"You guys are fat. We have fed you for years. I hope you don't only talk about the spirit of the contracts. I hope you can talk about the conscience of corporate social responsibility."
The quote of the week comes from Tommy Cheung Yu-yan, the lawmaker representing the catering sector, in calling out Hong Kong's money-grubbing landlords for not chipping in to ease the burden on commercial tenants whose businesses have been devastated by the coronavirus crisis.
I'm not sure if Cheung was channelling William Shakespeare, but the analogy that springs to mind is that of the "caterpillars of the commonwealth" whom we may do well to "lop away, that bearing boughs may live", bloated creatures incessantly munching through already wilting gardens watered by the blood, sweat and tears of this city.
In a bid to counter the coronavirus carnage, the government is pouring tens of billions of dollars into relief packages for the worst-hit sectors. But taxpayers' money alone won't be enough to stop businesses - already bleeding from a year of social unrest - from collapsing under the relentless onslaught of a disease that has changed consumer behaviour in a climate of anxiety and uncertainty.
Retail sales are down a record 44 per cent, and many tenants are asking for a 50 per cent rent cut that should be extended until at least the middle of the year, going beyond the token reductions so far that some of the city's property powerhouses have been trumpeting for lip service.
While we're on the subject, how about some much-needed housing rent relief for the countless unfortunates who have lost their jobs or been forced to go on furlough? Public housing tenants get official rent waivers and reductions when the going gets tough, but what about all those at the mercy of heartless private-sector landlords?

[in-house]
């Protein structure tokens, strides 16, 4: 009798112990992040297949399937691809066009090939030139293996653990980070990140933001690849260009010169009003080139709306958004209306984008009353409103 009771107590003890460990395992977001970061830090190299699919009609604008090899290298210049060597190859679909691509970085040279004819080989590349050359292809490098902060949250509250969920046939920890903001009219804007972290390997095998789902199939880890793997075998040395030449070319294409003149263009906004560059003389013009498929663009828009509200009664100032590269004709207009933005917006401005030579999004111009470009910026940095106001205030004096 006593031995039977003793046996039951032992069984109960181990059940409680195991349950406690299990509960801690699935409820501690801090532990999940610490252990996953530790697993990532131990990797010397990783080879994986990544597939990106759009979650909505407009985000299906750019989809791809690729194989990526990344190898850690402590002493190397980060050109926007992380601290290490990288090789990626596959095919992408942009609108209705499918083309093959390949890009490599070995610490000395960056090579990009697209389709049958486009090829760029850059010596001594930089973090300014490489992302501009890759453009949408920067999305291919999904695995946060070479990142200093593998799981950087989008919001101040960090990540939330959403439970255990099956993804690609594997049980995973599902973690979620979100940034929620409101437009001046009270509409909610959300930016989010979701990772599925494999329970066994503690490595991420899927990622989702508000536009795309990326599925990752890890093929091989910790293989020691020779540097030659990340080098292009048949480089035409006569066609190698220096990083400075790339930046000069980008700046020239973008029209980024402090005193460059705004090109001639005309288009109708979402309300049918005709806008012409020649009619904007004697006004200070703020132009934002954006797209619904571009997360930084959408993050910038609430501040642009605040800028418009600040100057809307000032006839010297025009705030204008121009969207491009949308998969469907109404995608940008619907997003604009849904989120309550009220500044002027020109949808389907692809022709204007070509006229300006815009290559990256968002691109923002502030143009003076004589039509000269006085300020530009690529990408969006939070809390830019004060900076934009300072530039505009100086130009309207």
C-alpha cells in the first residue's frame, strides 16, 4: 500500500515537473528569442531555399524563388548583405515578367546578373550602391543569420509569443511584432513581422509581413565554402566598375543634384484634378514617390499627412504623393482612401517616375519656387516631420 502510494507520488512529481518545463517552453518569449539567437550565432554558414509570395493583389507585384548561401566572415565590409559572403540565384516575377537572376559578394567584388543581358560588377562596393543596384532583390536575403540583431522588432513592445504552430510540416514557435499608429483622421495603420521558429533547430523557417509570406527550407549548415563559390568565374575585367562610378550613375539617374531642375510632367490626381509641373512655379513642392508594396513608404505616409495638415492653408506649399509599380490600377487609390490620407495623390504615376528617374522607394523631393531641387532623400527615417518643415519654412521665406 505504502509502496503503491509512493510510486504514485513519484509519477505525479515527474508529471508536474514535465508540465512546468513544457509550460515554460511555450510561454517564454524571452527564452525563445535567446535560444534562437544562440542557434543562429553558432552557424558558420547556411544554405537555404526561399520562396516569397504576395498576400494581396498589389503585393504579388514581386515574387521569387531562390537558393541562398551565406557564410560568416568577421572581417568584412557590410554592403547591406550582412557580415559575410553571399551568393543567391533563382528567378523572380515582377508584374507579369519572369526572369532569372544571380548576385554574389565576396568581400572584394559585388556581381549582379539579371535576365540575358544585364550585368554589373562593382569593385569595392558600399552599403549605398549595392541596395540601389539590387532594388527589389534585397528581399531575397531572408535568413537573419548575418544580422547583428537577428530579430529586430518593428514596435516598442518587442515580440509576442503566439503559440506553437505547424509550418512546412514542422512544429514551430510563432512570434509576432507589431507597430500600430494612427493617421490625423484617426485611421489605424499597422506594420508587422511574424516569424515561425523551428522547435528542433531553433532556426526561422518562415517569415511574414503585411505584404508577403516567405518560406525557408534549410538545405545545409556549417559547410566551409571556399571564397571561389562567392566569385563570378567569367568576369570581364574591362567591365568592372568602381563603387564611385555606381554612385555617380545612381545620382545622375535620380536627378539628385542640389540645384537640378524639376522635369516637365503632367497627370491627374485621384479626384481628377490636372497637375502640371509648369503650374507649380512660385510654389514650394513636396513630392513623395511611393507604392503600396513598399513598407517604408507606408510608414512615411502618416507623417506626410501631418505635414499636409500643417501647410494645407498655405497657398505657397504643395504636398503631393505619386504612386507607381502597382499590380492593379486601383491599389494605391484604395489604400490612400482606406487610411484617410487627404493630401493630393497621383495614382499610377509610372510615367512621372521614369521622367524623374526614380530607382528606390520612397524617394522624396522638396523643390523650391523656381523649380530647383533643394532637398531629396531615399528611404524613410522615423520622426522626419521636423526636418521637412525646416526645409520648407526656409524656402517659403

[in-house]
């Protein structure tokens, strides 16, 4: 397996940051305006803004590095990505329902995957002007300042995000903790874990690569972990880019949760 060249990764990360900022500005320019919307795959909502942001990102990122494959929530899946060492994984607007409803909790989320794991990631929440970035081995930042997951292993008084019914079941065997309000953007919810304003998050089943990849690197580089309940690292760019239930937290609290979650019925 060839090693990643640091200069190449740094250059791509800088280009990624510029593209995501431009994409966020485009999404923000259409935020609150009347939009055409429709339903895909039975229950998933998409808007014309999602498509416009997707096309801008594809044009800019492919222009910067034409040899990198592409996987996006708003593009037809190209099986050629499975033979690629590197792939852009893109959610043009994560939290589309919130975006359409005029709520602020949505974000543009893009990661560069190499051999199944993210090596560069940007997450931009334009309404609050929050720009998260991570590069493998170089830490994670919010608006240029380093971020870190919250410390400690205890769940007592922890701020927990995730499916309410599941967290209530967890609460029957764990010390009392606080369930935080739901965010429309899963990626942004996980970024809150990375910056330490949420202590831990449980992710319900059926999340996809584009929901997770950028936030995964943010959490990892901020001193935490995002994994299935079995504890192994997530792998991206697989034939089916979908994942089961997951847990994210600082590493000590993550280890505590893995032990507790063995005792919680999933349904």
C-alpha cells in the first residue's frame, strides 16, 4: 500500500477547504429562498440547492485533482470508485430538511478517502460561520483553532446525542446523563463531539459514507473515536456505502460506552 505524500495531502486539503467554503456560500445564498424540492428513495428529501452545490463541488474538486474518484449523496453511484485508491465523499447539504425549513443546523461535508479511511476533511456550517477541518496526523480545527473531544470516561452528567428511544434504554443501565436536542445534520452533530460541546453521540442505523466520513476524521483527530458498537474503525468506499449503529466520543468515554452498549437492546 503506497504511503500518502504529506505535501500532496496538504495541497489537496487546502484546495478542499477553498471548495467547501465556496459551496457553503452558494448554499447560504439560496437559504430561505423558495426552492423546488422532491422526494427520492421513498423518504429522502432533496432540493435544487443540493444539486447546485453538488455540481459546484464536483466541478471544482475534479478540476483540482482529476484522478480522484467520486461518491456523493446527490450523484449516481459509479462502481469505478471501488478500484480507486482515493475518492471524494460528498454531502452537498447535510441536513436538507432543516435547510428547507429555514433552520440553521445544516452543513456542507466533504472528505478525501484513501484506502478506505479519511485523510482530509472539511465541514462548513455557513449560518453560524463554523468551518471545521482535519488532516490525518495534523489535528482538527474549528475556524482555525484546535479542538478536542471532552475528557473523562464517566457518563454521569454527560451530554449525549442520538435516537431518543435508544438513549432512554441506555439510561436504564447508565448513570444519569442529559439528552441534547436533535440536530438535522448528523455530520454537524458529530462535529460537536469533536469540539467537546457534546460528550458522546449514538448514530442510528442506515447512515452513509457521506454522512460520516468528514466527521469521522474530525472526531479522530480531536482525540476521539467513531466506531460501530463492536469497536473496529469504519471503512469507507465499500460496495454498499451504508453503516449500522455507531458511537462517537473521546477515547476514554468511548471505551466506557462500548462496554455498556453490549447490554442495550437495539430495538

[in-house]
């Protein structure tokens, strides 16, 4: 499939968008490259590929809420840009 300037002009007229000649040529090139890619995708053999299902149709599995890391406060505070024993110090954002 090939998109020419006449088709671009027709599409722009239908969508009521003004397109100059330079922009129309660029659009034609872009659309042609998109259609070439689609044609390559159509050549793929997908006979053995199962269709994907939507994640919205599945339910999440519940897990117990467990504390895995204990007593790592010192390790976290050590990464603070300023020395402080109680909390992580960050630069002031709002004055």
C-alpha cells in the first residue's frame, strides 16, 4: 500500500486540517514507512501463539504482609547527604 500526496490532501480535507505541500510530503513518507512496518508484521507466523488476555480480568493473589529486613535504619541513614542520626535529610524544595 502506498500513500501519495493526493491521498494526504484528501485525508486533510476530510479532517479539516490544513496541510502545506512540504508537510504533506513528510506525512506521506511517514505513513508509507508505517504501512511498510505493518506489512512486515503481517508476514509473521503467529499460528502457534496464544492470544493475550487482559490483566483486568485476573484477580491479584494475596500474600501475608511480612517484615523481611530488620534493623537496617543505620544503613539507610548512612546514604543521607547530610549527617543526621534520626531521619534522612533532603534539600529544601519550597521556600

I'm not saying no landlord in Hong Kong has a conscience, just that many seem to be utterly devoid of one, and government intervention of some sort may be necessary. It's time to make sacrifices.
Of course this is a city of unfettered commerce, and any talk of rent control is instantly greeted with shrill alarm about big government undermining our free-market fundamentals, but this is a time like no other, when drastic curbs on personal freedoms are already in force to combat the spread of a scourge that has infected well over a million people and claimed tens of thousands of lives around the world.
Clamping down on landlords who continue to profit from extortionate rents is not a matter of curtailing their human rights, it's about reminding them of their humanity and social responsibility.
In Britain, the government is pushing through emergency legislation to ban evictions for three months and issuing guidelines to landlords to show compassion to tenants who have lost their income. Major cities in the US are taking similar steps and momentum is building up for a "rent strike" - using the hashtag #rentstrike and encouraging all tenants to hang symbolic, white bedsheets from windows informing landlords that they need to take the hit along with everyone else.
Like I said, not every landlord is a soulless miser. There are people in the world like Mario Salerno, a Brooklyn landlord who left a notice this week on the doors of 200 tenants in his 18 apartment buildings, telling them that he was waiving rent for April.
Here in Hong Kong, Cheung, champion of the catering industry, is a rich man, like most of his colleagues in the pro-business Liberal Party. I don't know how many of them are leasing out private property they own, but let's hope they're practising with their own tenants what he's preaching about weight loss to commercial landlords.
So far, I haven't heard of any private landlord in this city showing anything close to the generosity and humanity of Salerno of Brooklyn.
Yonden Lhatoo is the chief news editor at the Post
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